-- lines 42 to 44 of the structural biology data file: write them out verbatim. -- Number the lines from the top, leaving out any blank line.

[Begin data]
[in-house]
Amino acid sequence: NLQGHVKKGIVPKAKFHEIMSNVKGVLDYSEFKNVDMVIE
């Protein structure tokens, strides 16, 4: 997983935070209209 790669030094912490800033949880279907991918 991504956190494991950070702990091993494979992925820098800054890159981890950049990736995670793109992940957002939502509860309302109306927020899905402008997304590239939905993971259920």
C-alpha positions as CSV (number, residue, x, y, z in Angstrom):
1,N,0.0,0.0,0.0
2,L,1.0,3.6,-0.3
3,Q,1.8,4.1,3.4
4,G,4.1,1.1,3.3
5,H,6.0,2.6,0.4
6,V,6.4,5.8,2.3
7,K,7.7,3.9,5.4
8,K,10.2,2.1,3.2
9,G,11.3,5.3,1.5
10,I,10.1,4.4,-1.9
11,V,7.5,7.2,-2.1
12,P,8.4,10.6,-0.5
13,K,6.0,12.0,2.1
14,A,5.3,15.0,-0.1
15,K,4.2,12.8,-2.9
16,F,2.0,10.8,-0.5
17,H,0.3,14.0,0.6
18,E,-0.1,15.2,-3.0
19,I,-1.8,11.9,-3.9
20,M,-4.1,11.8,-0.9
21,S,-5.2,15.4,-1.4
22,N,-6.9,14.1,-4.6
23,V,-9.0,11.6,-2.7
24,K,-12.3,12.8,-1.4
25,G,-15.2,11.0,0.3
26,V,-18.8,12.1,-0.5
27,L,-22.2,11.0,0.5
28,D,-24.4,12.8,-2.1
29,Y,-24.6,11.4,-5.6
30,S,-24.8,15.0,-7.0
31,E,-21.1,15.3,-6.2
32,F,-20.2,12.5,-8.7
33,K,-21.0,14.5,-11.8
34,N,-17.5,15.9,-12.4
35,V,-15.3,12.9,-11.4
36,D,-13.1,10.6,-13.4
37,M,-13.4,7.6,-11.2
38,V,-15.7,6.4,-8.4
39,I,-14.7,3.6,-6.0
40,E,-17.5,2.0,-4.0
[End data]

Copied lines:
38,V,-15.7,6.4,-8.4
39,I,-14.7,3.6,-6.0
40,E,-17.5,2.0,-4.0